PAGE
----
Sandford Park School, Ranelagh, Dublin
2004 – 2009
Photographs – Ros Kavanagh, courtesy of DTA Architects
Sandford Park School opened its doors to its first pupils in September 1922. Alfred Le Peton, its first headmaster, had been the joint headmaster with Ernest Exshaw of Earlsfort House School in the city centre. The two men had a shared ambition of moving their school to the peace of the Victorian suburbs, starting a trend among neighbouring educational establishments that would be emulated within a few decades by both Alexandra College and UCD.
Originally built in 1894 as his own home by James Pile, a successful builder, Sandford Park offered an ideal setting for a small school. On 2.5 hectares of mature wooded grounds with an ornamental pond and island, sunken tennis court, a mews yard, a ballroom complete with a minstrel’s gallery and a distinctive house on which great care had been lavished in providing panelled rooms and ornate ceilings, it was a far cry from the terraced houses of Earlsfort House School.
There were fifty-three boys on the roll in 1922. Today, it is a non-denominational, co-educational school for 350 post-primary students. Reviewing Lilburn Hall in 2009, John Parker noted that with “its entrance marked by a diminutive Victorian gate lodge, Sandford Park has the sense of a grand school in miniature. But as with many such private schools, its development had been accretive, expanding piece-meal and hemmed in by the limits of its grounds. The result was, by the turn of the century, an awkward assembly of disjointed buildings.”
The completion of Lilburn Hall marked the culmination of a ten-year redevelopment programme planned by DTA Architects and executed in four phases. “In the initial phases we concentrated on being mannerly towards the existing red-brick buildings,” says Derek Tynan. “We created a brick-lined urban space around the existing house by building a two-storey restaurant pavilion with a library above, looking over the playing fields, and linking this by a bridge to a range of colonnaded secondary accommodation along the site boundary. Then we tackled the house as a conservation project.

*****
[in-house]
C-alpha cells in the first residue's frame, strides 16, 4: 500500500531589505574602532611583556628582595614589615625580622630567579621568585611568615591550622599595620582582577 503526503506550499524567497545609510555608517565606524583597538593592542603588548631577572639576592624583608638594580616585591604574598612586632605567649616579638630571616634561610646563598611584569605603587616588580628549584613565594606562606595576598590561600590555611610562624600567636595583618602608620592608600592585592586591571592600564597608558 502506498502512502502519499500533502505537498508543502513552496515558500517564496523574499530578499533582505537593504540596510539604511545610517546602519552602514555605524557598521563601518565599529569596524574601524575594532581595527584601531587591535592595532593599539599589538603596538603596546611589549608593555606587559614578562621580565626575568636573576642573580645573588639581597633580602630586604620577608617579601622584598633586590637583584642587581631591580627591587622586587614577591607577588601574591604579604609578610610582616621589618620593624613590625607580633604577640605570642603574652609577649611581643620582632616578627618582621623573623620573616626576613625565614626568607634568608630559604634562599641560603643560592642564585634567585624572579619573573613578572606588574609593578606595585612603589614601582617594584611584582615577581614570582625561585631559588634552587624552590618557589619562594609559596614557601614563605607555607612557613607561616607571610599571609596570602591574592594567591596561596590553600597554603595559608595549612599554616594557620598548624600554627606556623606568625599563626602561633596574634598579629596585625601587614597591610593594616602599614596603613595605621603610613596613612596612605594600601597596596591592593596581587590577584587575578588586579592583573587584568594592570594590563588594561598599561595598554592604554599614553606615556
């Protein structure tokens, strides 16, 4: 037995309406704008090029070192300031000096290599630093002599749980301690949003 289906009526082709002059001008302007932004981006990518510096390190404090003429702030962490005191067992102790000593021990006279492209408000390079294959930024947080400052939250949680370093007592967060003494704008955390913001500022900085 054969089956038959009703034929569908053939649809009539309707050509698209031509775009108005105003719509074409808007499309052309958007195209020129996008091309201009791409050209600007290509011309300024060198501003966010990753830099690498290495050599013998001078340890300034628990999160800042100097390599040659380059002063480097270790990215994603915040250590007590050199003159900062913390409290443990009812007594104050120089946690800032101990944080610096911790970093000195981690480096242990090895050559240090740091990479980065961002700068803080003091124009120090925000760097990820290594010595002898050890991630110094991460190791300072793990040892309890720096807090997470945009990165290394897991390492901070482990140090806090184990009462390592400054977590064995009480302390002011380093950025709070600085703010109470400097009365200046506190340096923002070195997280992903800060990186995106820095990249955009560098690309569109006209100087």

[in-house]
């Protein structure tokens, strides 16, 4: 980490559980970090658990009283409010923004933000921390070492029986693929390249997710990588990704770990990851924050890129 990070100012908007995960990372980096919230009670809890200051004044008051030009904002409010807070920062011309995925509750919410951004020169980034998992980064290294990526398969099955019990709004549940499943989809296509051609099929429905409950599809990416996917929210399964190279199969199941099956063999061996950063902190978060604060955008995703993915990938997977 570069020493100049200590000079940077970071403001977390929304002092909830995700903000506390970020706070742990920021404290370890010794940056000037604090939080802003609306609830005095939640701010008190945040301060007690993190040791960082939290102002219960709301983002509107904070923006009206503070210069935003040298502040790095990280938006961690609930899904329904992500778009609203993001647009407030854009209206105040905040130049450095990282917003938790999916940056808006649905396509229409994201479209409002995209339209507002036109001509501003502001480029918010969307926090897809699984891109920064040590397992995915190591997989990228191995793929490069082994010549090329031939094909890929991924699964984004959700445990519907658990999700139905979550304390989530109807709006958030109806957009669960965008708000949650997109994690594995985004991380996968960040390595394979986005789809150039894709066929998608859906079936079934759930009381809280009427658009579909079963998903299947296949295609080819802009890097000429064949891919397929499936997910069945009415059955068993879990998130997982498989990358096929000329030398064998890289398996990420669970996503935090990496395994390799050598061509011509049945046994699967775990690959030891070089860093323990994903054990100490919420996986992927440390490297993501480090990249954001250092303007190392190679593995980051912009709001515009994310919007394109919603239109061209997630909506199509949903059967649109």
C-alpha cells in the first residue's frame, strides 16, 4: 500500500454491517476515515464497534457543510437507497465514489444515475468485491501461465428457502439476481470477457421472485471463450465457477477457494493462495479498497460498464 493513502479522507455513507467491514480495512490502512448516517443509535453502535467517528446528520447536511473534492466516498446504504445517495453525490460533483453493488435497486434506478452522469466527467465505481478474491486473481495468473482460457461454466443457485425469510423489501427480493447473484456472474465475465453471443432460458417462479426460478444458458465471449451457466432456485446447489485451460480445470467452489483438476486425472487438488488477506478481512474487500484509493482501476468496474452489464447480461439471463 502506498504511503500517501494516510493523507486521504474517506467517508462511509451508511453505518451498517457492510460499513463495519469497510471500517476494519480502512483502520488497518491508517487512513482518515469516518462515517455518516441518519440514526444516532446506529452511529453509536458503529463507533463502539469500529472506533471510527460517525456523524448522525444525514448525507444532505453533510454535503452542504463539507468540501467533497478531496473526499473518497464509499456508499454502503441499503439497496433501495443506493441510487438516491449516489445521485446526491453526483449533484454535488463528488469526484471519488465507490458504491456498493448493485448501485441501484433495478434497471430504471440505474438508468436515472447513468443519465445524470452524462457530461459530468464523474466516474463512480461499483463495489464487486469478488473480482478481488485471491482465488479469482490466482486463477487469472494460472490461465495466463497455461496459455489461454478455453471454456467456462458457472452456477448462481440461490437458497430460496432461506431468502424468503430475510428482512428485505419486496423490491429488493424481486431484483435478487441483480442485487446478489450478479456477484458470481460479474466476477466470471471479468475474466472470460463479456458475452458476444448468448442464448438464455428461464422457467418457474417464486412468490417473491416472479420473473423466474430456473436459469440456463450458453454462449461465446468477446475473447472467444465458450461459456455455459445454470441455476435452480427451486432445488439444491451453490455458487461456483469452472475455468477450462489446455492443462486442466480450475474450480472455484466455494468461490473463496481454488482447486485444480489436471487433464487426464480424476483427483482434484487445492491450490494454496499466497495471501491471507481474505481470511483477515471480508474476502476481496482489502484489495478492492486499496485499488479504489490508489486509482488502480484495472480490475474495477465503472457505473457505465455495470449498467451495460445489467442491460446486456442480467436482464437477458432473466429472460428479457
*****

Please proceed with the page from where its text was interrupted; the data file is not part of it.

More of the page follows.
“By the time of this project, which was the fourth and final phase of the redevelopment, we were liberated from a direct relationship with the context. And because the hall was a much larger-scale building, we chose to make a different kind of façade onto Sandford Road to create a new identity for the school. It’s a big box, sunk 1.8 metres into the ground to lessen its impact on the nearby cottages on Collier’s Avenue. A steel frame sits on a concrete retaining wall and is simply wrapped in Equitone façade panels and Profilit translucent channel glass. The fibre-cement cladding was versatile in that it could also be used on the sloped roof over the foyer at the back of the hall. We were keen wherever possible to select materials that can be recycled at the end of their service life.”
The multi-purpose Lilburn Hall provides spaces for a music and drama centre and sports hall which can also be used for assembly, examinations and prize days. Internal finishes were selected in response to the nature of the brief. Robust timber veneer cladding at low level caters for sports use, while the upper surfaces are clad in white fibre-cement boards and acoustic panelling to create optimal illuminance and acceptable acoustics.
The only flexible accommodation within the brief – the foyer and changing rooms – forms a ‘neck’ which narrows and cranks, allowing the hall to squeeze between the site boundary and existing buildings, its roof tapered to meet the scale of the existing school. The hall sits well into the school environment and despite its contrasting scale does not overpower its surroundings, thanks to the exquisite skill, craft and judgement DTA Architects brought to a particularly challenging task.